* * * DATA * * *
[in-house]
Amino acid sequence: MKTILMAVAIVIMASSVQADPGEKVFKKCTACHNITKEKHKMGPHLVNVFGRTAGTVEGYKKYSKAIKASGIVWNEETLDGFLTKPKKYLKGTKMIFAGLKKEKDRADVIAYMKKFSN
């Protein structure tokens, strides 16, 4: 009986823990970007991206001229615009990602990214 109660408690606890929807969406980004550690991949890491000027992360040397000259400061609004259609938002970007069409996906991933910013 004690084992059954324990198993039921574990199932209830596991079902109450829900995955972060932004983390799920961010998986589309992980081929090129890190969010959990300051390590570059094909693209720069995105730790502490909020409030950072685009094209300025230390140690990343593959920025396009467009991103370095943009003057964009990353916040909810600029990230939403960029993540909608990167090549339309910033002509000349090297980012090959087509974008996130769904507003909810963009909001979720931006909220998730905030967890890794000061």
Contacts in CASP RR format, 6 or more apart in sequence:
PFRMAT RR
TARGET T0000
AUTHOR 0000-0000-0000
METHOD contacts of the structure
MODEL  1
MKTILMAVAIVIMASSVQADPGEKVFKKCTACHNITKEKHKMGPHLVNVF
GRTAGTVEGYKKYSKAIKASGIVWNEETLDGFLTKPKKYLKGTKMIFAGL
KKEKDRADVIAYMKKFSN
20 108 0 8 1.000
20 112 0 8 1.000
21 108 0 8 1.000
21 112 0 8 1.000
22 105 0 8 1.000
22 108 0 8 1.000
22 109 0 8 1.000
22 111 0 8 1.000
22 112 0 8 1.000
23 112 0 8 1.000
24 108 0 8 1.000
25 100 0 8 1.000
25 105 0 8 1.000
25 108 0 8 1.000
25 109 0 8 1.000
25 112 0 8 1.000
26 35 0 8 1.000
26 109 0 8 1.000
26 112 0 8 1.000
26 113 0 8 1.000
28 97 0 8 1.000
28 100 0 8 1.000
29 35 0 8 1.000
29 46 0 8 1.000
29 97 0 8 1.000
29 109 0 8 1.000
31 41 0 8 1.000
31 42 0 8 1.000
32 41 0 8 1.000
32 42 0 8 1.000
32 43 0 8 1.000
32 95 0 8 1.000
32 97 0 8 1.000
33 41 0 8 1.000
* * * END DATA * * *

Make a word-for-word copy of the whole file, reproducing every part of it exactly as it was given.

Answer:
[in-house]
Amino acid sequence: MKTILMAVAIVIMASSVQADPGEKVFKKCTACHNITKEKHKMGPHLVNVFGRTAGTVEGYKKYSKAIKASGIVWNEETLDGFLTKPKKYLKGTKMIFAGLKKEKDRADVIAYMKKFSN
């Protein structure tokens, strides 16, 4: 009986823990970007991206001229615009990602990214 109660408690606890929807969406980004550690991949890491000027992360040397000259400061609004259609938002970007069409996906991933910013 004690084992059954324990198993039921574990199932209830596991079902109450829900995955972060932004983390799920961010998986589309992980081929090129890190969010959990300051390590570059094909693209720069995105730790502490909020409030950072685009094209300025230390140690990343593959920025396009467009991103370095943009003057964009990353916040909810600029990230939403960029993540909608990167090549339309910033002509000349090297980012090959087509974008996130769904507003909810963009909001979720931006909220998730905030967890890794000061």
Contacts in CASP RR format, 6 or more apart in sequence:
PFRMAT RR
TARGET T0000
AUTHOR 0000-0000-0000
METHOD contacts of the structure
MODEL  1
MKTILMAVAIVIMASSVQADPGEKVFKKCTACHNITKEKHKMGPHLVNVF
GRTAGTVEGYKKYSKAIKASGIVWNEETLDGFLTKPKKYLKGTKMIFAGL
KKEKDRADVIAYMKKFSN
20 108 0 8 1.000
20 112 0 8 1.000
21 108 0 8 1.000
21 112 0 8 1.000
22 105 0 8 1.000
22 108 0 8 1.000
22 109 0 8 1.000
22 111 0 8 1.000
22 112 0 8 1.000
23 112 0 8 1.000
24 108 0 8 1.000
25 100 0 8 1.000
25 105 0 8 1.000
25 108 0 8 1.000
25 109 0 8 1.000
25 112 0 8 1.000
26 35 0 8 1.000
26 109 0 8 1.000
26 112 0 8 1.000
26 113 0 8 1.000
28 97 0 8 1.000
28 100 0 8 1.000
29 35 0 8 1.000
29 46 0 8 1.000
29 97 0 8 1.000
29 109 0 8 1.000
31 41 0 8 1.000
31 42 0 8 1.000
32 41 0 8 1.000
32 42 0 8 1.000
32 43 0 8 1.000
32 95 0 8 1.000
32 97 0 8 1.000
33 41 0 8 1.000